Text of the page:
At the same time, from the walls of our living room—the same living room where Cat Stevens, Bob Dylan and Joan Baez sang every Saturday morning—there hung a striking sunset-silhouette photograph of my father’s tank out on the ground around Fort Hood, Texas, where my brother and I were both born. On the same or a nearby wall (it changed every once in a while) my father’s bayonet was mounted on a felt-covered board with some other mementos, and on another wall hung award my mom got for service to Army wives. Before Cat Stevens, Captain Ronald James Guidry was a tank commander and expert marksman.
Over time, Cat Stevens’ music continued to be played in our house. My father brought home each new album, all the way through Numbers, though I recall thinking that “Bannapple Gas” didn’t do the same thing for me that the other songs did. Within a few years of that, however, around the same time that Cat Stevens seemed to disappear—and I would have no idea why that happened until many years later—my brother and I were both playing the guitar and learning the ubiquitous Cat Stevens’ Greatest Hits songbook cover-to-cover.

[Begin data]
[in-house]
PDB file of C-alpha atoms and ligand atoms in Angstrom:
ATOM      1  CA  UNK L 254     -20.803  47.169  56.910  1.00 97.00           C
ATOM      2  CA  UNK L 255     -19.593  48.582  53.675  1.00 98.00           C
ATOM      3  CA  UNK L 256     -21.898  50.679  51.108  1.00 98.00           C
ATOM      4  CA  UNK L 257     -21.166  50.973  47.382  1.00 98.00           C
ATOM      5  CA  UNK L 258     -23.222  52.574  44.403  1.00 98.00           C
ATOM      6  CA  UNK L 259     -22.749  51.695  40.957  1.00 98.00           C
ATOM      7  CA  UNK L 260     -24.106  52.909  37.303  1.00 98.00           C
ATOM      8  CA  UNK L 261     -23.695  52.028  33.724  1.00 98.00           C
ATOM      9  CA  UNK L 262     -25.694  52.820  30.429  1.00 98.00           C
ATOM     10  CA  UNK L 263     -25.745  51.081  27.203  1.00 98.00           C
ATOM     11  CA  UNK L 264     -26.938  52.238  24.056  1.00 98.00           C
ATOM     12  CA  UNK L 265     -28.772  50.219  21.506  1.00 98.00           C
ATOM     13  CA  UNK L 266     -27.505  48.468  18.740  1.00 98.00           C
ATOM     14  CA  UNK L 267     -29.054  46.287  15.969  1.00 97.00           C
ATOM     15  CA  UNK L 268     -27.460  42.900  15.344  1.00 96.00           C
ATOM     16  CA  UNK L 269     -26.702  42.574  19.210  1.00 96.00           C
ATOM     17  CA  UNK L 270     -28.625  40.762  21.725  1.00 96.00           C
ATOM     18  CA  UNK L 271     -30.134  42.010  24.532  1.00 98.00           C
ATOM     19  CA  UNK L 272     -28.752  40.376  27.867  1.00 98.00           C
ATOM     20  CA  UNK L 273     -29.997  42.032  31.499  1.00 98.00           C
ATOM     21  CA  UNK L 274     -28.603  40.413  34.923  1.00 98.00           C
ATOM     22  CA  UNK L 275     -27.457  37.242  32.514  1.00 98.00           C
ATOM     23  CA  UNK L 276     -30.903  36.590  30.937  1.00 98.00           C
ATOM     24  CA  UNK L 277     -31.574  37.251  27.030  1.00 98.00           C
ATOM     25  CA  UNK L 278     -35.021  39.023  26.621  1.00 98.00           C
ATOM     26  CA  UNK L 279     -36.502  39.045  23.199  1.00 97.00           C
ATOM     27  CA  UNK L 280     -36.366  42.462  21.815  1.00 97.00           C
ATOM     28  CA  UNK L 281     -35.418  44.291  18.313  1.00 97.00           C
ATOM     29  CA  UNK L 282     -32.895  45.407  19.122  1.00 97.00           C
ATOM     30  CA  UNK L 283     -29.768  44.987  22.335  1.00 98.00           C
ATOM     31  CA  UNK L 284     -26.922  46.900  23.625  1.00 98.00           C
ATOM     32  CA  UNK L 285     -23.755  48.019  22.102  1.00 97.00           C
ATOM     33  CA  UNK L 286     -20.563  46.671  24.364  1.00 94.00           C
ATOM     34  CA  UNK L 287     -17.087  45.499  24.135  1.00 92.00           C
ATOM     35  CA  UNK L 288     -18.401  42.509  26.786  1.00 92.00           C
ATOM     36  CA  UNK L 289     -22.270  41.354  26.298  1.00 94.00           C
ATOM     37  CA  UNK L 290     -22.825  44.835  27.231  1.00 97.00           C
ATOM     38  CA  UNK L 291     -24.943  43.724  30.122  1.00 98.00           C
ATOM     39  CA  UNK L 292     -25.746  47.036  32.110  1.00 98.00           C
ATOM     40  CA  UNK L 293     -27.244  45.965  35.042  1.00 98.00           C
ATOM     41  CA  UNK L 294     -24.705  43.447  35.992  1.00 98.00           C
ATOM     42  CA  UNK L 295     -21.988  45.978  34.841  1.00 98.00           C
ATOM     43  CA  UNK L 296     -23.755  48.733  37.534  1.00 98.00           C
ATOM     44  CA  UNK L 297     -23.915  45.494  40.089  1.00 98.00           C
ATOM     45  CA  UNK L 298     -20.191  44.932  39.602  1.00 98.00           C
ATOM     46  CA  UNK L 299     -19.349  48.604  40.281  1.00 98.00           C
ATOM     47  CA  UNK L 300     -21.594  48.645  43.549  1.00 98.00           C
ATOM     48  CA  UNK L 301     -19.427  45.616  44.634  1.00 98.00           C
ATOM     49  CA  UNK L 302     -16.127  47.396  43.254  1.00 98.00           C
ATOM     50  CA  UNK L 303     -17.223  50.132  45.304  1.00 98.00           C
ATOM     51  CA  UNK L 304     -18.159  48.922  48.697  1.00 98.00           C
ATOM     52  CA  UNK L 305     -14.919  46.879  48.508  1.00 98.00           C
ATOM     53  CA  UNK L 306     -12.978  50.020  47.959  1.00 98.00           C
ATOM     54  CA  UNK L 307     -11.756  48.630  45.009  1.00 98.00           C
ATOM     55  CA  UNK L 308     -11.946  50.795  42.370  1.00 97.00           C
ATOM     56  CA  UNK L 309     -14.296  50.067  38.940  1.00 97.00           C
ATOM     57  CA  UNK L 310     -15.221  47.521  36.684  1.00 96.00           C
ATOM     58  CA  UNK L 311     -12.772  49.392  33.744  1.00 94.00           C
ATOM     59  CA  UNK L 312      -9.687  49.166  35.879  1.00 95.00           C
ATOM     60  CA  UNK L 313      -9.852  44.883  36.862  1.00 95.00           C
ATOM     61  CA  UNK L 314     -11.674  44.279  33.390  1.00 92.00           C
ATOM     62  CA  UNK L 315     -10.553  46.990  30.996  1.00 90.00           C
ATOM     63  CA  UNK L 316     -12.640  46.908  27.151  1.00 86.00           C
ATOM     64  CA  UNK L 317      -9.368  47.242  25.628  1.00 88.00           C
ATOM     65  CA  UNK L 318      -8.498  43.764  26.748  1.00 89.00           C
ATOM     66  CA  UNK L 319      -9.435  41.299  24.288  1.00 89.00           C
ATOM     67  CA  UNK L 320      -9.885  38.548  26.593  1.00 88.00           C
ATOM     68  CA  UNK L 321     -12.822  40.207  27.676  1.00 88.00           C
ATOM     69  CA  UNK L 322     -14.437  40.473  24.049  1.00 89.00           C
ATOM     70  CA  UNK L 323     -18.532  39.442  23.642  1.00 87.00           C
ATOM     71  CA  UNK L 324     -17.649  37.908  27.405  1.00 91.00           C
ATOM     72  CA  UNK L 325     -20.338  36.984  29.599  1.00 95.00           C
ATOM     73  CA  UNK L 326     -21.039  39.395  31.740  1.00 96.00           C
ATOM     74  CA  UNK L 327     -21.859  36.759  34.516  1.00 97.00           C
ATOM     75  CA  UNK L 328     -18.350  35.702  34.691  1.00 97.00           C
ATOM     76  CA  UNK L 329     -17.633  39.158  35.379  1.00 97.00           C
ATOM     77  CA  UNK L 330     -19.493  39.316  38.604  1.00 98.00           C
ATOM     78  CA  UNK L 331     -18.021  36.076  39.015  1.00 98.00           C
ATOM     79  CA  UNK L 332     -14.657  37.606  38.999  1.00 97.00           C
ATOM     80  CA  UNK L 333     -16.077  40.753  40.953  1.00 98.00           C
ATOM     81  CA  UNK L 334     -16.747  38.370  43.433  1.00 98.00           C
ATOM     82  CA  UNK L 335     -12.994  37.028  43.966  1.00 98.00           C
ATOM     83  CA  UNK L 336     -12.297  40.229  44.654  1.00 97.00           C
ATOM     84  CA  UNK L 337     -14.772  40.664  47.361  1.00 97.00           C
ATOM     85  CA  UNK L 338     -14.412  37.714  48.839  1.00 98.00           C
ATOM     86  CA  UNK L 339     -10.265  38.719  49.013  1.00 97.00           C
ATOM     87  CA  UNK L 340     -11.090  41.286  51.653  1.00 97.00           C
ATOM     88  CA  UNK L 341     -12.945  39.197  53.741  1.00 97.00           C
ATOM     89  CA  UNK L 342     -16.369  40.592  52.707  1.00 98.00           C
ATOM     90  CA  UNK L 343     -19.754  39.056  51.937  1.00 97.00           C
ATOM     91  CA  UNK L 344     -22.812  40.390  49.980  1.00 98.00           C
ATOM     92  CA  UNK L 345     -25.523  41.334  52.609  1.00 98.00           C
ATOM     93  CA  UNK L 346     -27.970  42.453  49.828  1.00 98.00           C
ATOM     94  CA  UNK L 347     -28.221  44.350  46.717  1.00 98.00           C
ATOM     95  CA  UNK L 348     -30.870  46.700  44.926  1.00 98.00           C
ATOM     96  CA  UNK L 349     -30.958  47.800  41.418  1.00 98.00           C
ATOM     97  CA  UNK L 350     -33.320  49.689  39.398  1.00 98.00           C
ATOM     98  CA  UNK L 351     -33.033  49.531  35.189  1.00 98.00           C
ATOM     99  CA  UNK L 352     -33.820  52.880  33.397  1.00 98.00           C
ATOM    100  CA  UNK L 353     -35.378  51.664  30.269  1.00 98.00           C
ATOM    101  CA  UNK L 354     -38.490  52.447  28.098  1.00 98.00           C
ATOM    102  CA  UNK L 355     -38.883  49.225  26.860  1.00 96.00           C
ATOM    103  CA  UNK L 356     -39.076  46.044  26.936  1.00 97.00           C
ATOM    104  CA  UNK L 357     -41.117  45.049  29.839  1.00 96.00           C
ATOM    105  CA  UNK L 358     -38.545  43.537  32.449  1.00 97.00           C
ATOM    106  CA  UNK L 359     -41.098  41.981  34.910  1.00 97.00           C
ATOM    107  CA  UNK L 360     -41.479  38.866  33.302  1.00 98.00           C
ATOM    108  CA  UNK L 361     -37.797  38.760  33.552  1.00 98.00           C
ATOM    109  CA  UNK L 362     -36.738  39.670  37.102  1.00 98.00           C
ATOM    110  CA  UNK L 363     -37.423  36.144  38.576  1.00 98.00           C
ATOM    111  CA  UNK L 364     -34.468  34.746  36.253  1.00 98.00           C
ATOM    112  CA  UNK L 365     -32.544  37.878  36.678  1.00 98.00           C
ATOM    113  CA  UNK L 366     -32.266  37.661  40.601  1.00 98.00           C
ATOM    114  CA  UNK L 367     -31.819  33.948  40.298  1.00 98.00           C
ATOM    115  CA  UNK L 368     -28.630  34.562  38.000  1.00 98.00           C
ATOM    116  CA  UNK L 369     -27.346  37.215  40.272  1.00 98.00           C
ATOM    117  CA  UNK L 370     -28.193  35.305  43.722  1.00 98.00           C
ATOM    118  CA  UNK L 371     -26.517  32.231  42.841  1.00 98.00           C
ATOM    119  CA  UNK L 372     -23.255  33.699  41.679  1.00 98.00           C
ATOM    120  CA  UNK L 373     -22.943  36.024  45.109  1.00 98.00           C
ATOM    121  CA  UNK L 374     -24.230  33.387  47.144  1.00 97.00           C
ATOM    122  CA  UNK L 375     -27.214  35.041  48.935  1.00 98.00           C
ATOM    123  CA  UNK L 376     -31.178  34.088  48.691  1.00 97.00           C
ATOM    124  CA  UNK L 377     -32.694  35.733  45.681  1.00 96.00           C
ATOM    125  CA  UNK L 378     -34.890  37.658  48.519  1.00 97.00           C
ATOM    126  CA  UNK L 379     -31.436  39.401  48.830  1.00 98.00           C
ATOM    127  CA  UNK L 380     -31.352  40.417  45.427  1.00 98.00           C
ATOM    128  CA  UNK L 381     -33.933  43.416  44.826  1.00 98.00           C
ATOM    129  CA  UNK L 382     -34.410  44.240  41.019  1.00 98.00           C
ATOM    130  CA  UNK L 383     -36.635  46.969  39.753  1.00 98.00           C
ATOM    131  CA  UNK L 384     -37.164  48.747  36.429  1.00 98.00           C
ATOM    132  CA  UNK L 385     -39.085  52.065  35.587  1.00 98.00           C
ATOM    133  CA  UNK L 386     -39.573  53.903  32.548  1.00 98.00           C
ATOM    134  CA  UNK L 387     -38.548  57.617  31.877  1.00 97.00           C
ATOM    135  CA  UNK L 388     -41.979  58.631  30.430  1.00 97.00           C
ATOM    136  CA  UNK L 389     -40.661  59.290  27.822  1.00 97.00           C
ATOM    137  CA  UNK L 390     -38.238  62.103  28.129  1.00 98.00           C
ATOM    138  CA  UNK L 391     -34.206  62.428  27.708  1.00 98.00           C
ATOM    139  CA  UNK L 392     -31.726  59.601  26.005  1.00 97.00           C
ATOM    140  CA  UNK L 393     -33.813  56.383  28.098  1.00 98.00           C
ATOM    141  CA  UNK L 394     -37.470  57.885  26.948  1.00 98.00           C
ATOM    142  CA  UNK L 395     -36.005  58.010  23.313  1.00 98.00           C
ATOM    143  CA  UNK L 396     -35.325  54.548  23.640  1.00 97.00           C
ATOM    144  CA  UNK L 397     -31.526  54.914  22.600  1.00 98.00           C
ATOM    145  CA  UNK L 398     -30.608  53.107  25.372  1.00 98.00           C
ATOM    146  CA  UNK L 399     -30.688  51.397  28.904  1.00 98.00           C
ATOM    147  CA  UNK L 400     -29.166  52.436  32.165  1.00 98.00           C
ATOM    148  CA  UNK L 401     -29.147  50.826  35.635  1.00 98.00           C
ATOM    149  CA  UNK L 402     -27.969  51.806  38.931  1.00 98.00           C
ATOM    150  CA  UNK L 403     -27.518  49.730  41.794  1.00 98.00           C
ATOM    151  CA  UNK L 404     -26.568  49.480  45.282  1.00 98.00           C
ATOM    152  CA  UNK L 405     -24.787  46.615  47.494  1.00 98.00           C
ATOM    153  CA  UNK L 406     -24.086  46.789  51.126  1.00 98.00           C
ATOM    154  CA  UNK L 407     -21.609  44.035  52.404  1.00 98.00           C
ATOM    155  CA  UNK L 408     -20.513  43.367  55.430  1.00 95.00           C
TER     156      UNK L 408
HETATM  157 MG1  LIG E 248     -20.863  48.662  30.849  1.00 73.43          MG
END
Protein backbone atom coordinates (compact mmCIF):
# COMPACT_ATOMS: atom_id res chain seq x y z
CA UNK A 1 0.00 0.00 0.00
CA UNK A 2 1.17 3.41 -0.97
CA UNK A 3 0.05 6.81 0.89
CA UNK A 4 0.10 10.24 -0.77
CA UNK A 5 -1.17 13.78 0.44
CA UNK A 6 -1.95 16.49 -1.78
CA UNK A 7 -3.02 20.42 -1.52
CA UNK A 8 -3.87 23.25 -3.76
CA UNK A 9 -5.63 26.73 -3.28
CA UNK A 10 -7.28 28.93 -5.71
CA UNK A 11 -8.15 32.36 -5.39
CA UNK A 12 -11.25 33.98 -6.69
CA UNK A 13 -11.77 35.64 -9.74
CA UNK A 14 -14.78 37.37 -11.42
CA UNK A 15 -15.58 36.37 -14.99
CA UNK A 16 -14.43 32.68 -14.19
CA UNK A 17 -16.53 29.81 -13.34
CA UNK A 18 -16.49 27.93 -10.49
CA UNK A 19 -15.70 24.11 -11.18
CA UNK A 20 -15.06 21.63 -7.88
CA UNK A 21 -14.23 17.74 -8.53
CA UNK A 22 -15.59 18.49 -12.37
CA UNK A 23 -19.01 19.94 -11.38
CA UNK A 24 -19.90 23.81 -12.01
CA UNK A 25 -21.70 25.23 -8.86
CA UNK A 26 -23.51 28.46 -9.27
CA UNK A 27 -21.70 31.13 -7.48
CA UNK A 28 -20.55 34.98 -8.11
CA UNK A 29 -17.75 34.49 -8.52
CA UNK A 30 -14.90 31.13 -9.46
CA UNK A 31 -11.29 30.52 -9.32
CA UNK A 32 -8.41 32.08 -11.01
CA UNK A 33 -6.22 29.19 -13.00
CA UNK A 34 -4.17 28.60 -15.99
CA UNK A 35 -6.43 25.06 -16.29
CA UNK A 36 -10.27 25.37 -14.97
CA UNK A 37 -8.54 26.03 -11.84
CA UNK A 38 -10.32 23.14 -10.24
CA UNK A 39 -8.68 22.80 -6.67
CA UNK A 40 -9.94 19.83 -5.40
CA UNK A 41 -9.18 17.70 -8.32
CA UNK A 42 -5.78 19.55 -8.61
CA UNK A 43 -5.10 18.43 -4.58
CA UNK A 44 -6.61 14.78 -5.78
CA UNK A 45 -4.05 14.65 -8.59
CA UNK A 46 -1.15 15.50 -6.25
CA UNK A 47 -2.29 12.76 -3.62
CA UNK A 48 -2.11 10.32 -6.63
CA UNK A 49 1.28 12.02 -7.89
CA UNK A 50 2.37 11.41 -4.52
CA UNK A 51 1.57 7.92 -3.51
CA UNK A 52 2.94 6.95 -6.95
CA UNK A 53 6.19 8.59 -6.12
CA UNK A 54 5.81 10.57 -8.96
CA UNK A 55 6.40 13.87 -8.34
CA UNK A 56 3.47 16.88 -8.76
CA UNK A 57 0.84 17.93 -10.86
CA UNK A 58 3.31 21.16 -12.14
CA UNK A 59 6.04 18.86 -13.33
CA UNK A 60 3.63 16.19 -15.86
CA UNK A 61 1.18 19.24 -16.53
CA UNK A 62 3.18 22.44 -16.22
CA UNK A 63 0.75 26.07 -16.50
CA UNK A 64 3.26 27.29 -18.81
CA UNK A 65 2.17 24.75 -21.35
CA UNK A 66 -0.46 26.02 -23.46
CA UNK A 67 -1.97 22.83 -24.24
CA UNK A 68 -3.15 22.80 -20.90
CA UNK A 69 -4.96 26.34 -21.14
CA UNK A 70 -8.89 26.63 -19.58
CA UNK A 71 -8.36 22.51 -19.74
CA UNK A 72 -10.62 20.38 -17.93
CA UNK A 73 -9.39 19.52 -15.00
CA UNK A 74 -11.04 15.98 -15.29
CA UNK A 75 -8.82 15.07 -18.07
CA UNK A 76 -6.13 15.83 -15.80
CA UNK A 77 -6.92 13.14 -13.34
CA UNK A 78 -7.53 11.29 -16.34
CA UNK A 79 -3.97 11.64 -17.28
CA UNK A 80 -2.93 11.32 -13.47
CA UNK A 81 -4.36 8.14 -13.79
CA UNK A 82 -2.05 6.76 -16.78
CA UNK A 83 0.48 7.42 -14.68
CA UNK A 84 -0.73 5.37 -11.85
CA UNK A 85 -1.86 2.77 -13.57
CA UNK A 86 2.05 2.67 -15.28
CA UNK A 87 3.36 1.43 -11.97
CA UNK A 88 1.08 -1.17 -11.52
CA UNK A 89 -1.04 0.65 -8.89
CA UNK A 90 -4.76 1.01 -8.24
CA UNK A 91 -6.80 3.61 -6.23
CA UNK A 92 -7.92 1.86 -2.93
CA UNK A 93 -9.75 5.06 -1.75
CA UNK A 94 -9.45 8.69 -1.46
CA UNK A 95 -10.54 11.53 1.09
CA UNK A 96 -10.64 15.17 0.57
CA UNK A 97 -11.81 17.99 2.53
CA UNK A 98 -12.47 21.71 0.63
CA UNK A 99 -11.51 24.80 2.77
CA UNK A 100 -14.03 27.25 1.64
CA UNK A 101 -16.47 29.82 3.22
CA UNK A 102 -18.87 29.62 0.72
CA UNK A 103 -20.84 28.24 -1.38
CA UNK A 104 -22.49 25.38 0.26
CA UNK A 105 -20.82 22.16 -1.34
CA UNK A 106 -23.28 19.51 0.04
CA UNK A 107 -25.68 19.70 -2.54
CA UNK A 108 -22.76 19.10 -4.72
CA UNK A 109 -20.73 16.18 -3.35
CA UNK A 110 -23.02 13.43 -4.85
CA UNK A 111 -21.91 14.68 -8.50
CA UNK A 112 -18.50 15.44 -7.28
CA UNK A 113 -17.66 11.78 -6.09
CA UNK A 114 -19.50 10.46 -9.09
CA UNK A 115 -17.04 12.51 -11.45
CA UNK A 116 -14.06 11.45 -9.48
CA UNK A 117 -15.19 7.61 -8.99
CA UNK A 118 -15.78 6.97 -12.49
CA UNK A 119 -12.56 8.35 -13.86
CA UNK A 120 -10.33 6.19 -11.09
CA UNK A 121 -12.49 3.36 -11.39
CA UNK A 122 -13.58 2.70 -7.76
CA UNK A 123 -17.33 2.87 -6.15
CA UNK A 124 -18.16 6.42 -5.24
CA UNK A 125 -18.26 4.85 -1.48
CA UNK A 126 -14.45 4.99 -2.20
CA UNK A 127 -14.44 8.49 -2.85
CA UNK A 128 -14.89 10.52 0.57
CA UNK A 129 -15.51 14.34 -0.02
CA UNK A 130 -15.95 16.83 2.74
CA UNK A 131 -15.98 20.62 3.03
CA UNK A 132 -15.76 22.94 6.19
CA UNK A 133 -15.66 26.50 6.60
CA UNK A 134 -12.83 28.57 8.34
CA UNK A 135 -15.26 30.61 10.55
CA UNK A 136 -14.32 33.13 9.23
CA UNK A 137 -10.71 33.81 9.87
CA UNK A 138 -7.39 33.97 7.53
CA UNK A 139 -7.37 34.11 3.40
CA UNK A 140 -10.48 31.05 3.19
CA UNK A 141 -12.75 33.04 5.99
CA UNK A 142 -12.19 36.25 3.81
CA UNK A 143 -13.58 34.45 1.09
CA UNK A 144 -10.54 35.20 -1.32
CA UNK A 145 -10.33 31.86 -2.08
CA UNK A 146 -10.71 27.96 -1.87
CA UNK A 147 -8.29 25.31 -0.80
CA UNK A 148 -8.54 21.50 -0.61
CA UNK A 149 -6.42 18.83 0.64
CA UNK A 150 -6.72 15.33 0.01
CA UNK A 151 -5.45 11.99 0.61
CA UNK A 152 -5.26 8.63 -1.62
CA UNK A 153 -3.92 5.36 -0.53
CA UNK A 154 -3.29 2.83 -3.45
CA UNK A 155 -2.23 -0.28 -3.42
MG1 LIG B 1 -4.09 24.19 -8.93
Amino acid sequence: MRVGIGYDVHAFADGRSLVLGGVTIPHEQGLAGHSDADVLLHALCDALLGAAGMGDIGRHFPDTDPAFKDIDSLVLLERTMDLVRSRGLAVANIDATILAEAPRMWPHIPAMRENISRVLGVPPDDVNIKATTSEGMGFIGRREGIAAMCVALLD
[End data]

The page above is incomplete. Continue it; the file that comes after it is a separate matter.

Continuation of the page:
It was around that time, too, that the songs started to mean something different to me. They were no longer songs that were important to my father for reasons that he told us. They were songs that helped me think about important things, too. They were songs that captured the way I had begun to feel about my father as I was starting to think about what I wanted from this world and realized, with no small degree of concern, that the things I wanted weren’t what he wanted for me.
This was a challenging idea, because I thought of my aspirations and values and dreams as direct extensions of my father’s. I didn’t understand the difficulty he had with some of my ideas, but I began to think I should worry less about his feelings than just figuring out how to move along. Like every boy my age with a guitar, I sang the words to “Father and Son” as if I had written them myself.
How can I try to explain, when I do he turns away again.